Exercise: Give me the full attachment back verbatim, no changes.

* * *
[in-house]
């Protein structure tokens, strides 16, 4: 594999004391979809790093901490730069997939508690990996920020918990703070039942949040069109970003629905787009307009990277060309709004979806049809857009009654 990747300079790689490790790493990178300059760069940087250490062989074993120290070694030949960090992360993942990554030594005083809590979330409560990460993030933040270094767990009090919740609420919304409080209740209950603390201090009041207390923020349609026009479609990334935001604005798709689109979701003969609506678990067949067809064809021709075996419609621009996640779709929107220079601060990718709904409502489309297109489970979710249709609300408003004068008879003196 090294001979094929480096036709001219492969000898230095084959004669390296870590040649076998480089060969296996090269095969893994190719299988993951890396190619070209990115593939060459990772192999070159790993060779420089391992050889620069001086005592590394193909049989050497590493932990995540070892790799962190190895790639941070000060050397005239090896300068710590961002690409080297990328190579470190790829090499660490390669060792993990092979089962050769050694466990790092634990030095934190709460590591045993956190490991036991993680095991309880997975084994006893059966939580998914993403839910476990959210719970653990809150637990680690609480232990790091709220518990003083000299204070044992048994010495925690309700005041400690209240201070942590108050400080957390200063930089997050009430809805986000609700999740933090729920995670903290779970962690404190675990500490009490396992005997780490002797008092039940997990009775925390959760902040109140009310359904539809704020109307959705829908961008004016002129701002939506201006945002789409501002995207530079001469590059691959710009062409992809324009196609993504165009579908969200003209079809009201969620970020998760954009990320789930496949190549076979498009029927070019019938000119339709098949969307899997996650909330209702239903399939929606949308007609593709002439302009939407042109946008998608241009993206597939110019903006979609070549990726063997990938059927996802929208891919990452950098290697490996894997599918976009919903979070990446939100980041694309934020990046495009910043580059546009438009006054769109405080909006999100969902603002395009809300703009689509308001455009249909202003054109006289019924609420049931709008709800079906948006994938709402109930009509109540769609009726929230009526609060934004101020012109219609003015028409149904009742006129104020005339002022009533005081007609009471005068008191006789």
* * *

[in-house]
């Protein structure tokens, strides 16, 4: 594999004391979809790093901490730069997939508690990996920020918990703070039942949040069109970003629905787009307009990277060309709004979806049809857009009654 990747300079790689490790790493990178300059760069940087250490062989074993120290070694030949960090992360993942990554030594005083809590979330409560990460993030933040270094767990009090919740609420919304409080209740209950603390201090009041207390923020349609026009479609990334935001604005798709689109979701003969609506678990067949067809064809021709075996419609621009996640779709929107220079601060990718709904409502489309297109489970979710249709609300408003004068008879003196 090294001979094929480096036709001219492969000898230095084959004669390296870590040649076998480089060969296996090269095969893994190719299988993951890396190619070209990115593939060459990772192999070159790993060779420089391992050889620069001086005592590394193909049989050497590493932990995540070892790799962190190895790639941070000060050397005239090896300068710590961002690409080297990328190579470190790829090499660490390669060792993990092979089962050769050694466990790092634990030095934190709460590591045993956190490991036991993680095991309880997975084994006893059966939580998914993403839910476990959210719970653990809150637990680690609480232990790091709220518990003083000299204070044992048994010495925690309700005041400690209240201070942590108050400080957390200063930089997050009430809805986000609700999740933090729920995670903290779970962690404190675990500490009490396992005997780490002797008092039940997990009775925390959760902040109140009310359904539809704020109307959705829908961008004016002129701002939506201006945002789409501002995207530079001469590059691959710009062409992809324009196609993504165009579908969200003209079809009201969620970020998760954009990320789930496949190549076979498009029927070019019938000119339709098949969307899997996650909330209702239903399939929606949308007609593709002439302009939407042109946008998608241009993206597939110019903006979609070549990726063997990938059927996802929208891919990452950098290697490996894997599918976009919903979070990446939100980041694309934020990046495009910043580059546009438009006054769109405080909006999100969902603002395009809300703009689509308001455009249909202003054109006289019924609420049931709008709800079906948006994938709402109930009509109540769609009726929230009526609060934004101020012109219609003015028409149904009742006129104020005339002022009533005081007609009471005068008191006789």